I’m not an expert on white balance, but I have been working on getting it right in my photos since that translates to showing more accurate pictures of colors on my blog.  I feel like it’s important since a lot of you (like me) will see a color you like on a piece of furniture, and then be so disappointed when the color looks entirely different in person.  I still don’t get it right all the time, as was the case with these bed photos, but I try!

Did you know that even a lot of camera phones have a white balance setting?  Mine does.  It doesn’t have as many as my Canon Rebel camera but it has cloudy, daylight, fluorescent and incandescent.  So, if you aren’t already working with your white balance settings, give it a try.

And if you want to see the real color on this bed, drop in at Reclaiming Beautiful in Stillwater where it is sporting one of my new tags!

new tag 1

11 thoughts on “accurate colors.

    1. Thanks Diane! Unfortunately, you may not find much of my stuff. I only have two pieces left at Reclaiming Beautiful at the moment, the bed from this post and the primitive cupboard. I don’t have anything at Eye Candy yet, that will be next Sunday (Aug 2). However, both shops have lots of other amazing stuff. I hope you bring home some great finds!


  1. Ok there may be two posts from me I had not finished the first when I left your site and came back now the original one has disappeared. Unusual finish in the before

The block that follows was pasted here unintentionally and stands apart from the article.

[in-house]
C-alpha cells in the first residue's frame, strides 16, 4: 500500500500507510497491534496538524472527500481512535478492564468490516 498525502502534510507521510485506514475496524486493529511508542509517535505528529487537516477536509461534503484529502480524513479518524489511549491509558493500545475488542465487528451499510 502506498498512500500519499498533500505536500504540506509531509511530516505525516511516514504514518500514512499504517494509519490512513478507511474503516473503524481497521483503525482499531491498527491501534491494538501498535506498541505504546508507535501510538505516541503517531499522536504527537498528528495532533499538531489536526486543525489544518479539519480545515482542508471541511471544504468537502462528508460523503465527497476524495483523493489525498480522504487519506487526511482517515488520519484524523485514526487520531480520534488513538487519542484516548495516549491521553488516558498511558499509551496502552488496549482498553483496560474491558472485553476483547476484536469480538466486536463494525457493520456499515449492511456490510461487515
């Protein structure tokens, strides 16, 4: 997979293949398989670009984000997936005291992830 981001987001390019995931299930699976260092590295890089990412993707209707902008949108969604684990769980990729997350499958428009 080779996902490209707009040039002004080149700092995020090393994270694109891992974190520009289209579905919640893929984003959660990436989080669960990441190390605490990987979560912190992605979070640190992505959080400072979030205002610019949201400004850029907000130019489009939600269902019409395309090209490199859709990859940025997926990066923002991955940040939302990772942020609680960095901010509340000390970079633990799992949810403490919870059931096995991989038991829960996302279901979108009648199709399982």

shots for sure much prefer the afters. These pieces have good lines. I am glad you brought up the white balance setting on the iPhone. I never knew that was there. I just have not taken the time to get to know the camera on my phone. I must remember this when I go looking for paint in the future. I was all about MMS Tricycle until I saw it in person much bluer than it photographed and came across online. Thus I went with Fusion which as you well know has a lot of sheen. Not glossy but not as aged looking to me. Tuesday I went to check out MMS Boxwood for a client’s piece and to my “surprise” the samples at the shop were again bluer than the pieces I have seen online came across. I was looking for more yellow in the paint. I do understand customizing the paint by adding different ones together is possible. Just a new way of looking at paint for me. I really need to go back and read your post again now that I am dabbling in the painting pool. I am sure you have talked about my “new” experiences.
    So glad to hear things are moving quickly in the shop. Not at all surprised though.
    Love your stuf.


    1. I think a lot of people aren’t aware of the white balance settings! Check them out. As for the Fusion, I agree, it has some sheen. Not a lot, but definitely more than we might be used to with milk paint and chalk paint. As for the Boxwood, that is a tricky one. If you add the bonding agent, it becomes much more yellow. The choice of top coat can really change the color too. And the mixing while painting (as some pigments settle more than others) can really change the color too. To see this in action, revisit this post.


      1. See I totally forgotten about that piece. And boy did that scare me off green for someone else until I have more experience. Great save though! That post has pretty much pushed me toward doing her stuff off black not gray but not a strong black. NO SHEEN!
        We are painting the SW Blonde walls a warm white to go with the carpet. I will pump up the green with accessories. She is planning on selling in two to three years so I am trying to keep the fixed finishes neutral and pop color that way.
        Enjoy the weekend!